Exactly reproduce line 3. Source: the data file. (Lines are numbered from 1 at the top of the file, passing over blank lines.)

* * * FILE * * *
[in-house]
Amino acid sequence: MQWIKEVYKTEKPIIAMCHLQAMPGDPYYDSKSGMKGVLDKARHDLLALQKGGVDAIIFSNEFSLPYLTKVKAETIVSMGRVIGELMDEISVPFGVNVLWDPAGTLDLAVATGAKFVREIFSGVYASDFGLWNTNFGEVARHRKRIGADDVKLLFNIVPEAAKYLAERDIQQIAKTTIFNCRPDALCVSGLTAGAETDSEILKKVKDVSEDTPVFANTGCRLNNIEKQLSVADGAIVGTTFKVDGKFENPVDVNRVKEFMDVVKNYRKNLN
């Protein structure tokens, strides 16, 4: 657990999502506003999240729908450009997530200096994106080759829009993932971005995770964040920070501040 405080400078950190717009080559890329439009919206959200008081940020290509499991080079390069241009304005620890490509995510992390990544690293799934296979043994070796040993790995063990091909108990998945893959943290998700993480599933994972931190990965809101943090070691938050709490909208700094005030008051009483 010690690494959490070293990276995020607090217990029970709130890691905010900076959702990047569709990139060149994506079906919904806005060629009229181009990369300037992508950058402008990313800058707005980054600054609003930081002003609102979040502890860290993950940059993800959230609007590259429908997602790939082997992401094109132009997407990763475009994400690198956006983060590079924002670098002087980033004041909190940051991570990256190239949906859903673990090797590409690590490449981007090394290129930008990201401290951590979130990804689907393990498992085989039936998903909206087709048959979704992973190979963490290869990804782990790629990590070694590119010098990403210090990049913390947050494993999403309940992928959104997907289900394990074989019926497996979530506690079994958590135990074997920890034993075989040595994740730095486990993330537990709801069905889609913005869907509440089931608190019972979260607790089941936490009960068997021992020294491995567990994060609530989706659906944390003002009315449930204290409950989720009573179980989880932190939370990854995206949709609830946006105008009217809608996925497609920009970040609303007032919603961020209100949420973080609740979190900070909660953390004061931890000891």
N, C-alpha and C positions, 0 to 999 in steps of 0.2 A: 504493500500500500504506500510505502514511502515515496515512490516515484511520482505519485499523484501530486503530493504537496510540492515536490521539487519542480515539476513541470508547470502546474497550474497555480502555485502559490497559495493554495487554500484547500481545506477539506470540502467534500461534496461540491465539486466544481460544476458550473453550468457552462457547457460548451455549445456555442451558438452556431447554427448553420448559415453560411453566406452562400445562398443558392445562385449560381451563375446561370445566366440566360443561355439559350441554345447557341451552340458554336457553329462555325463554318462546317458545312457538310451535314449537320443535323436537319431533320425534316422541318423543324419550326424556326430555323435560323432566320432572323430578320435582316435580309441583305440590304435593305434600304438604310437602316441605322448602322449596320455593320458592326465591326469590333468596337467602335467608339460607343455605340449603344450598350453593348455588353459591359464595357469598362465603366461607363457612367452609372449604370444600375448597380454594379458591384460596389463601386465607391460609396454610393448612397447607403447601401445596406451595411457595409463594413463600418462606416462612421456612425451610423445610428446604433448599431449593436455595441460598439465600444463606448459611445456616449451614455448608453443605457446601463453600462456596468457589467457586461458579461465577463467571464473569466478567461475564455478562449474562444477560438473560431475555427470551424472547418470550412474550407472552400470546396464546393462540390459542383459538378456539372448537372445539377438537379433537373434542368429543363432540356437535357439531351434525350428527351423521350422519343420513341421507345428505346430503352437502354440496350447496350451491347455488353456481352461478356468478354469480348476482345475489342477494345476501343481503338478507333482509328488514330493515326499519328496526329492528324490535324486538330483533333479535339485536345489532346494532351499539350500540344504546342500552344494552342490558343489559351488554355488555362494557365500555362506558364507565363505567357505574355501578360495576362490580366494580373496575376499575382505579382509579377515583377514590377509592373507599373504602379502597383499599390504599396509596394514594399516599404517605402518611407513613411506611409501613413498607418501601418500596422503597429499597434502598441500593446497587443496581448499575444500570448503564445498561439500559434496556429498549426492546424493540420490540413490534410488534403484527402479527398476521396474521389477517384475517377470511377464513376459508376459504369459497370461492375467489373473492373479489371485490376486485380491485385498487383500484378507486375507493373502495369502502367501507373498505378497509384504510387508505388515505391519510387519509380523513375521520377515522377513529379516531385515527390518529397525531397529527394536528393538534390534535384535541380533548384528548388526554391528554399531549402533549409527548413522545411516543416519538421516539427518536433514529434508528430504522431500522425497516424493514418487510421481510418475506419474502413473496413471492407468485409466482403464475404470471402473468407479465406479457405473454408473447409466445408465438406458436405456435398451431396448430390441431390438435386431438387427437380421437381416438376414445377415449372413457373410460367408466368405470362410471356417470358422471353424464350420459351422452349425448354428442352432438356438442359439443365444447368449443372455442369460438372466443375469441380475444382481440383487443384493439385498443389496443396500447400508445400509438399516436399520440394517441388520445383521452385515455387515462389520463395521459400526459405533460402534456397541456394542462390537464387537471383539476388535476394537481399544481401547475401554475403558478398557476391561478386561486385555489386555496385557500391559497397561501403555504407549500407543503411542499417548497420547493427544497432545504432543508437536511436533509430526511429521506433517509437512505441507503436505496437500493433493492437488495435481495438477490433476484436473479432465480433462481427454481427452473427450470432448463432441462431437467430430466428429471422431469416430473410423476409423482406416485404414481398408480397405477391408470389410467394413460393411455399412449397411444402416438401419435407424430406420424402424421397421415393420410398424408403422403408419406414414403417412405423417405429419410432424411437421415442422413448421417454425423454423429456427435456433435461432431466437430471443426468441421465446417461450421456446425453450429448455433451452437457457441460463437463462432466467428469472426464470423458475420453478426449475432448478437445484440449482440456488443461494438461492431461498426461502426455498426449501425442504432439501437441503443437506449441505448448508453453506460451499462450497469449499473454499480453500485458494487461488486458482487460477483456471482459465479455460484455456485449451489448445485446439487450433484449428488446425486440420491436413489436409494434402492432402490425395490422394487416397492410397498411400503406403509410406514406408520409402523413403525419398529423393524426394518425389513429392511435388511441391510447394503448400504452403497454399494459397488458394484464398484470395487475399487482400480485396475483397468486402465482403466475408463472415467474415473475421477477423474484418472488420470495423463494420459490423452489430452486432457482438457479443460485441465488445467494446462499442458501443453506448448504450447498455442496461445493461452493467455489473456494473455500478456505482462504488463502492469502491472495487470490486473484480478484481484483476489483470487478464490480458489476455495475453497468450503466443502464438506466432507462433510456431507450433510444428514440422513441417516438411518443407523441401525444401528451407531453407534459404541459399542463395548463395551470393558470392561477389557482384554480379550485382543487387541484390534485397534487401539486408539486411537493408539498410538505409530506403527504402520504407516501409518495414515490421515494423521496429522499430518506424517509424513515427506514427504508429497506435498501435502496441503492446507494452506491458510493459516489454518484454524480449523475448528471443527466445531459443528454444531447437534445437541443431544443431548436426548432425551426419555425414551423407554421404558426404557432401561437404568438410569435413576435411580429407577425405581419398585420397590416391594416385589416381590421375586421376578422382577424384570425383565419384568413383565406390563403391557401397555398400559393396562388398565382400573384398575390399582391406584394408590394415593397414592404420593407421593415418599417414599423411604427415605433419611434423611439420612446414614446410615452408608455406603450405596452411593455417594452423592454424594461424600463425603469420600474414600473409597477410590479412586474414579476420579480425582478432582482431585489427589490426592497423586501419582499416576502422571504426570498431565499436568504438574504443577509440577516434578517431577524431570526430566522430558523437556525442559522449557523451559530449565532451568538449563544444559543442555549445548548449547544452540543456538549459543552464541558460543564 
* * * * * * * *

């Protein structure tokens, strides 16, 4: 657990999502506003999240729908450009997530200096994106080759829009993932971005995770964040920070501040 405080400078950190717009080559890329439009919206959200008081940020290509499991080079390069241009304005620890490509995510992390990544690293799934296979043994070796040993790995063990091909108990998945893959943290998700993480599933994972931190990965809101943090070691938050709490909208700094005030008051009483 010690690494959490070293990276995020607090217990029970709130890691905010900076959702990047569709990139060149994506079906919904806005060629009229181009990369300037992508950058402008990313800058707005980054600054609003930081002003609102979040502890860290993950940059993800959230609007590259429908997602790939082997992401094109132009997407990763475009994400690198956006983060590079924002670098002087980033004041909190940051991570990256190239949906859903673990090797590409690590490449981007090394290129930008990201401290951590979130990804689907393990498992085989039936998903909206087709048959979704992973190979963490290869990804782990790629990590070694590119010098990403210090990049913390947050494993999403309940992928959104997907289900394990074989019926497996979530506690079994958590135990074997920890034993075989040595994740730095486990993330537990709801069905889609913005869907509440089931608190019972979260607790089941936490009960068997021992020294491995567990994060609530989706659906944390003002009315449930204290409950989720009573179980989880932190939370990854995206949709609830946006105008009217809608996925497609920009970040609303007032919603961020209100949420973080609740979190900070909660953390004061931890000891």